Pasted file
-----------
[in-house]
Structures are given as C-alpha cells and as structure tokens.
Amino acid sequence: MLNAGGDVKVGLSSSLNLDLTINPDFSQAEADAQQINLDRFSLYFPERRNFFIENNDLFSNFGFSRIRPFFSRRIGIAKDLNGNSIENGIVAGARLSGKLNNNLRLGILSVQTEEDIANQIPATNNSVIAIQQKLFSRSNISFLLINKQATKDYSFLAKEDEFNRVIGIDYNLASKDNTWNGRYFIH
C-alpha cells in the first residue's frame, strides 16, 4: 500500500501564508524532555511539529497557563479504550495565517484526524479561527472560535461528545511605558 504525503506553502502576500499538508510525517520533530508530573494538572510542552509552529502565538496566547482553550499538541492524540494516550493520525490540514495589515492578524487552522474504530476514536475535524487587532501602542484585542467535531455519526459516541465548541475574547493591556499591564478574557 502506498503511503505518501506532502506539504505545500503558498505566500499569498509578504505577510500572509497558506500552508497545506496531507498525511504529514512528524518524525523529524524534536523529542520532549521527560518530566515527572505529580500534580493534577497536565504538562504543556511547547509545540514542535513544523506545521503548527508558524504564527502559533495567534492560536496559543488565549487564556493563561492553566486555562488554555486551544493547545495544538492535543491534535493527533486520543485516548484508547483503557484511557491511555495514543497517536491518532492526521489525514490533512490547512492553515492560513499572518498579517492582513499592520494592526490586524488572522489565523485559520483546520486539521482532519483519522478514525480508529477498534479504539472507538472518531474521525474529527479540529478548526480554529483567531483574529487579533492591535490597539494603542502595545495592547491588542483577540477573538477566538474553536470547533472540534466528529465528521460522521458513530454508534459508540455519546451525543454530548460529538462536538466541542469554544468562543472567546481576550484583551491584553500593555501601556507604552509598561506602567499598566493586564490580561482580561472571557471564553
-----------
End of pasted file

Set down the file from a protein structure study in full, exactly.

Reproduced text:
[in-house]
Structures are given as C-alpha cells and as structure tokens.
Amino acid sequence: MLNAGGDVKVGLSSSLNLDLTINPDFSQAEADAQQINLDRFSLYFPERRNFFIENNDLFSNFGFSRIRPFFSRRIGIAKDLNGNSIENGIVAGARLSGKLNNNLRLGILSVQTEEDIANQIPATNNSVIAIQQKLFSRSNISFLLINKQATKDYSFLAKEDEFNRVIGIDYNLASKDNTWNGRYFIH
C-alpha cells in the first residue's frame, strides 16, 4: 500500500501564508524532555511539529497557563479504550495565517484526524479561527472560535461528545511605558 504525503506553502502576500499538508510525517520533530508530573494538572510542552509552529502565538496566547482553550499538541492524540494516550493520525490540514495589515492578524487552522474504530476514536475535524487587532501602542484585542467535531455519526459516541465548541475574547493591556499591564478574557 502506498503511503505518501506532502506539504505545500503558498505566500499569498509578504505577510500572509497558506500552508497545506496531507498525511504529514512528524518524525523529524524534536523529542520532549521527560518530566515527572505529580500534580493534577497536565504538562504543556511547547509545540514542535513544523506545521503548527508558524504564527502559533495567534492560536496559543488565549487564556493563561492553566486555562488554555486551544493547545495544538492535543491534535493527533486520543485516548484508547483503557484511557491511555495514543497517536491518532492526521489525514490533512490547512492553515492560513499572518498579517492582513499592520494592526490586524488572522489565523485559520483546520486539521482532519483519522478514525480508529477498534479504539472507538472518531474521525474529527479540529478548526480554529483567531483574529487579533492591535490597539494603542502595545495592547491588542483577540477573538477566538474553536470547533472540534466528529465528521460522521458513530454508534459508540455519546451525543454530548460529538462536538466541542469554544468562543472567546481576550484583551491584553500593555501601556507604552509598561506602567499598566493586564490580561482580561472571557471564553